The most protracted ban however came after World War Two. Zrinjski participated in the PRVA HNL League following the short lived creation of the Croatian independent state. The participation within the league came back to haunt Zrinjski once the war ended however. Tito’s Communist government, fearful of any nationalism within the ethnically fragmented Yugoslavia, suppressed any wartime show of nationalist intent and Zrinjski were banned as a club from 1945-1992.

Zrinjski were refounded in 1992 as Bosnia disintegrated into civil war. Initially they were only able to play friendly games, mainly in Croatia, Canada and Germany, but in 1994 they played in the inaugural season of the league created by the Herzeg-Bosnia Football Federation. The league included several Croatian teams and Zrinjski themselves included two former FC Velez players amongst their squad. In 1998 they participated in play offs with Bosnian teams and in 2000 played in the Bosnian Premier League which included both Croatian and Bosnian teams for the first time, Serbian teams joined in 2002. Zrinjski’s rebirth reached its conclusion in 2005 as they became league champions and also participated in the early qualifying rounds of the Champions League. They won the league again in 2009 and Football Cup of Bosnia and Herzegovina in 2008.

Fudbalski Klub Velež Mostar for their part were originally founded in 1922 and have a long history of stability in top flight football both in the former Yugoslavia and present day Bosnia, save for a short spell in the lower division only very recently. Traditionally they have attracted supporters from the three main ethnic groups within Bosnia and also Yugoslavia as a whole when it formerly existed. In the early 1970’s Velez were title challengers within the old Yugoslav leagues.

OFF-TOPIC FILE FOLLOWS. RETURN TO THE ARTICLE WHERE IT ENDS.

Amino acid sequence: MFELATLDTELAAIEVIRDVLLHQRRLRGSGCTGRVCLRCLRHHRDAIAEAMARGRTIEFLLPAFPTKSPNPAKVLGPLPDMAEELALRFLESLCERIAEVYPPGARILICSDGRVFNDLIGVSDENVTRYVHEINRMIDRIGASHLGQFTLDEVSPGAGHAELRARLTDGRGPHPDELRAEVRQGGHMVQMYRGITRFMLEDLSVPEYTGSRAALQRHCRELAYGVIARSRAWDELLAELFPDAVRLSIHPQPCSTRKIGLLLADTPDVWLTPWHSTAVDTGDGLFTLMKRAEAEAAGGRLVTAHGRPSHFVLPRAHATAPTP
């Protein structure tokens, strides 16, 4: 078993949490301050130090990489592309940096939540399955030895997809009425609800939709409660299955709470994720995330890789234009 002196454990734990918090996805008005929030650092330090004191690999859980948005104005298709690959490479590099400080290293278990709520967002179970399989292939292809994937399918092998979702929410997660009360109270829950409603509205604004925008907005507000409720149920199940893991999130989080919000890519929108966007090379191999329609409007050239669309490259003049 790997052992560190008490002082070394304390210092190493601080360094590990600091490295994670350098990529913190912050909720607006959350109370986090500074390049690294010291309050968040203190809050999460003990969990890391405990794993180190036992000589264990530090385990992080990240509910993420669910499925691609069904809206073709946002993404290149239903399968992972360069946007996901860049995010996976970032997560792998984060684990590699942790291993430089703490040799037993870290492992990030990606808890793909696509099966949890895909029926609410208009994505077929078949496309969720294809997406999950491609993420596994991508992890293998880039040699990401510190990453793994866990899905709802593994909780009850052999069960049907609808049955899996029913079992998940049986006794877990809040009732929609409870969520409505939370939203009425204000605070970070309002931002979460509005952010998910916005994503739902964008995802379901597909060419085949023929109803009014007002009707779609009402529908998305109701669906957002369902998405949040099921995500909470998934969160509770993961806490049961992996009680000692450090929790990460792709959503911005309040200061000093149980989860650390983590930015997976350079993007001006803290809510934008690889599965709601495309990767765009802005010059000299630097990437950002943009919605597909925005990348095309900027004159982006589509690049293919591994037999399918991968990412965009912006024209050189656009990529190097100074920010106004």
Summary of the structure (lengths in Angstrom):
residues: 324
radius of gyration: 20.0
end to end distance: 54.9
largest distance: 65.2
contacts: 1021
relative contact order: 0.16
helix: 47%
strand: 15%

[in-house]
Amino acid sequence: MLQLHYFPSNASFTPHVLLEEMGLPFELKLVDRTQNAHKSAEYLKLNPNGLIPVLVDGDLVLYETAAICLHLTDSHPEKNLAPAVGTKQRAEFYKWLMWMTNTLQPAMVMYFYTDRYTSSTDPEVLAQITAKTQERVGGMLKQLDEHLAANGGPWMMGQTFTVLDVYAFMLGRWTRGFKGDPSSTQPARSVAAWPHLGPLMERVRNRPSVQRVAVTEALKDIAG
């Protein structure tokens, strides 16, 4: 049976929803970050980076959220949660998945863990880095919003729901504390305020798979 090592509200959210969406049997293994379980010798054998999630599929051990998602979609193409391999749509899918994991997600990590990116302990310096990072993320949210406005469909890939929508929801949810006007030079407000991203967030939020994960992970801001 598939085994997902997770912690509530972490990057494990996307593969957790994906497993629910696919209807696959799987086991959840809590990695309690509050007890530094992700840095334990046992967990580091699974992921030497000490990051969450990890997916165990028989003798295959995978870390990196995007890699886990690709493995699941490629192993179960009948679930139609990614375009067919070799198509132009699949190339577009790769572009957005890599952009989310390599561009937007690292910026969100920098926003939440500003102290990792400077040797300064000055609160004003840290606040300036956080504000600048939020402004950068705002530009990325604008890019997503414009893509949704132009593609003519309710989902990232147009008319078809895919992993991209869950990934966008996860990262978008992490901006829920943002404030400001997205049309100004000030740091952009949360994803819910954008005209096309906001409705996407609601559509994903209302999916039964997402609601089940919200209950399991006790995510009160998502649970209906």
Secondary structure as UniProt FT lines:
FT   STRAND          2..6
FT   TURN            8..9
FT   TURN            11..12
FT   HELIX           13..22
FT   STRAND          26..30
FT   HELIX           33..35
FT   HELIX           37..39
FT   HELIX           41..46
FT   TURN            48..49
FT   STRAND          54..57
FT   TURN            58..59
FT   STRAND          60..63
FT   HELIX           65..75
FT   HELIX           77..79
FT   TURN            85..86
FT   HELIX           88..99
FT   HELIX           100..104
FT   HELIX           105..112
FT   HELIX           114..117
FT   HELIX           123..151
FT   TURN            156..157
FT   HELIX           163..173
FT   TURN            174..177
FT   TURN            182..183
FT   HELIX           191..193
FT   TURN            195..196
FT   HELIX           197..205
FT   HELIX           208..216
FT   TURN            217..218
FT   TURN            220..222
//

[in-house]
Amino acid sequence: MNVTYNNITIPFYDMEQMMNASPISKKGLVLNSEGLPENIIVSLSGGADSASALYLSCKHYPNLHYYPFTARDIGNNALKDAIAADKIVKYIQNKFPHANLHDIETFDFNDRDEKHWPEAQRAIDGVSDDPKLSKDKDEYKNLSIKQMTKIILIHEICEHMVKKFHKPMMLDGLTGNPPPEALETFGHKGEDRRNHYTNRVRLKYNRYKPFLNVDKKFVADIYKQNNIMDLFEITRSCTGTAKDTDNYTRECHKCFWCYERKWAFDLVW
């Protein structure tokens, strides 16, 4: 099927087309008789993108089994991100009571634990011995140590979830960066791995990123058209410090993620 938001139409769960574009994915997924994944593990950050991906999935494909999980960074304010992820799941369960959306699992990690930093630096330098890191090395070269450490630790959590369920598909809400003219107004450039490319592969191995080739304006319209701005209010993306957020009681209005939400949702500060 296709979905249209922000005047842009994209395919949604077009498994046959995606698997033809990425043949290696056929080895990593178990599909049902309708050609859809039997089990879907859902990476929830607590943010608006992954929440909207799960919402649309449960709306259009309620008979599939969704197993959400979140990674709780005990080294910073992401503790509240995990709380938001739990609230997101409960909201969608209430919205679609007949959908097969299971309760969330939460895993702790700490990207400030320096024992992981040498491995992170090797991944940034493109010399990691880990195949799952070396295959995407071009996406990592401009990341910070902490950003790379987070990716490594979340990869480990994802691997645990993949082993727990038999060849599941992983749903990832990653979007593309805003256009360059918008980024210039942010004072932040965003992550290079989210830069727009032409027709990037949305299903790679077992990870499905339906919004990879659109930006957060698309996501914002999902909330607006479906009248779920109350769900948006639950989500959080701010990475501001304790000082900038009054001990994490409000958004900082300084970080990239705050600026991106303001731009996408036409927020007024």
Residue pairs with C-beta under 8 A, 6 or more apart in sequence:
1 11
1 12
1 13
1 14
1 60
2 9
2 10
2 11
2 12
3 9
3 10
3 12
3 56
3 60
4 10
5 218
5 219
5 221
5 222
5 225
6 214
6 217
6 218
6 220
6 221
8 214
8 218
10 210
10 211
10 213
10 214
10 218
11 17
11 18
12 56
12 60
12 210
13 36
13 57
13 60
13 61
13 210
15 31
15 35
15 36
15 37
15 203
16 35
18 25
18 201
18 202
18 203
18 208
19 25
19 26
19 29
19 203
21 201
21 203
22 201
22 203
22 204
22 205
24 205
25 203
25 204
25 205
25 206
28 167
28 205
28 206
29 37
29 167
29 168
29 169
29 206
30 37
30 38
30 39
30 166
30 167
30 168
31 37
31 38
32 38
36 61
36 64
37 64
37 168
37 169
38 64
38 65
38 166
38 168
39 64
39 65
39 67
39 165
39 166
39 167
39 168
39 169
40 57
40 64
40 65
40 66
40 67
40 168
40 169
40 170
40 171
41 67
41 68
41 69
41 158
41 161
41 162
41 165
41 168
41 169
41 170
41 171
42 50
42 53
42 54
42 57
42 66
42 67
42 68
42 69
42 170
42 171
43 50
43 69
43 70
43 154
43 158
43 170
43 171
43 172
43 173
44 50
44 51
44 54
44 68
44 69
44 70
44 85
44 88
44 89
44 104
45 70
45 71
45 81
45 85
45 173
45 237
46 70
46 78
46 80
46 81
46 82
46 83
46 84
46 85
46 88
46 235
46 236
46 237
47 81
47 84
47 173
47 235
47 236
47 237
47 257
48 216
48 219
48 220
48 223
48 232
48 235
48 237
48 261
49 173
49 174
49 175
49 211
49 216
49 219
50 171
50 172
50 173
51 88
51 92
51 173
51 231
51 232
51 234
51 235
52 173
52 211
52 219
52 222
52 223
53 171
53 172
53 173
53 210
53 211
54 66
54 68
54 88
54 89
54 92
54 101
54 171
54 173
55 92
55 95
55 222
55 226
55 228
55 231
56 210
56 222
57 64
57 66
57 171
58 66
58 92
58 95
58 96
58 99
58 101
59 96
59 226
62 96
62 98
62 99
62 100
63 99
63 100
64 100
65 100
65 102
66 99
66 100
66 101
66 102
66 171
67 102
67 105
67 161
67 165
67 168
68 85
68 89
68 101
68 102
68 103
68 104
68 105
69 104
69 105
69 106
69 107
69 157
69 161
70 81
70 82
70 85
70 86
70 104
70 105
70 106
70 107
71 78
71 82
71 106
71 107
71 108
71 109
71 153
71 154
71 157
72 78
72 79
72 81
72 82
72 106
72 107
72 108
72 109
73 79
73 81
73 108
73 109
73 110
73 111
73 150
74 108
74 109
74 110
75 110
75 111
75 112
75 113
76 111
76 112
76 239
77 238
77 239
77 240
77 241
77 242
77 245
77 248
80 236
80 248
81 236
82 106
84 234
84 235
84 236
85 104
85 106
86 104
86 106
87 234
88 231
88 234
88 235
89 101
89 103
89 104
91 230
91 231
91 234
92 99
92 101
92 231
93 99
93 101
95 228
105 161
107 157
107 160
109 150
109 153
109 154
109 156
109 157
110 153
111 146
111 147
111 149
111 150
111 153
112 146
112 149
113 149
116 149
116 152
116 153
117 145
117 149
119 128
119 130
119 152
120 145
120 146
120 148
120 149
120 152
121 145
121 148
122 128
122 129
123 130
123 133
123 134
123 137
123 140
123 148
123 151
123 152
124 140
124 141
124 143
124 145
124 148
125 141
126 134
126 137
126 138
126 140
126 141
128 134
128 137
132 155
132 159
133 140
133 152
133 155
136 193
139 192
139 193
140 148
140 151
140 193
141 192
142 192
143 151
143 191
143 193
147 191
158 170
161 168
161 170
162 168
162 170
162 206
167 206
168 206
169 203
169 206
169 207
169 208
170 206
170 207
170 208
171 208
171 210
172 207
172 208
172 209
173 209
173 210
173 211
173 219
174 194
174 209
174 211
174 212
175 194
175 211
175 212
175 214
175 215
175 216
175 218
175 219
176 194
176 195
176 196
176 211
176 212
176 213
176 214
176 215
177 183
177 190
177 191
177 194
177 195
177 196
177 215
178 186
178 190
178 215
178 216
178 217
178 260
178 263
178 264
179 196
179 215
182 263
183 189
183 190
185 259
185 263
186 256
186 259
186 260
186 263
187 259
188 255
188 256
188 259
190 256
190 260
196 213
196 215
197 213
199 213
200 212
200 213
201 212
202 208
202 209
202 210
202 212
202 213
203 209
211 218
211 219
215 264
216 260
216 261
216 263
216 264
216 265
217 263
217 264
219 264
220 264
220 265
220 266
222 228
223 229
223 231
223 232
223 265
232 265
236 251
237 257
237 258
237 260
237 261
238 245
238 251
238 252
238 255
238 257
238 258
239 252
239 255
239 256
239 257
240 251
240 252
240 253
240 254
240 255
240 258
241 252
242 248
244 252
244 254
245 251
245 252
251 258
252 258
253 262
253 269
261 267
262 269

They were runners up in 1972/73 and in 1973/74 where they lost the league on goal difference to Hadjuk Split. The following season they reached the UEFA Cup quarter finals eliminating Spartak Moscow, Rapid Vienna and Derby County along the way. They also qualified for the UEFA Cup in the late 1980’s managing to defeat Borussia Dortmund at home though still losing the tie overall. Between 1988-1991 UEFA rankings saw Velez ranked higher than AS Roma, Manchester United, PSG & Fiorentina amongst others and their ranking of 43rd in 1989 was the highest achieved for a team from Bosnia.

In March 2000, the teams met for the first time in over half a century as they played out a friendly in Sarajevo, ending in a 2-2 draw. Since then Zrinjski have finished higher than Velez in the league more and have the better of the head to head contests. Taking into account results since Zrinjski’s ban has ended, they have won the Premier League of Bosnia twice and the domestic cup once, whereas Velez have won the Premier League just once and have been runners up twice.

Fans of both sides have an extreme hardcore element at their heart. Velez fans are called the Red Army and though mainly made up of Bosniaks, the term Red Army is a broad umbrella for many smaller groups and include those from other ethnic backgrounds. Zrinjski fans call themselves Zrinjski Ultras and are almost exclusively from a Croatian background. The Red Army are drawn more from the left wing of society and the Ultras are more to the right, which further exacerbates tensions.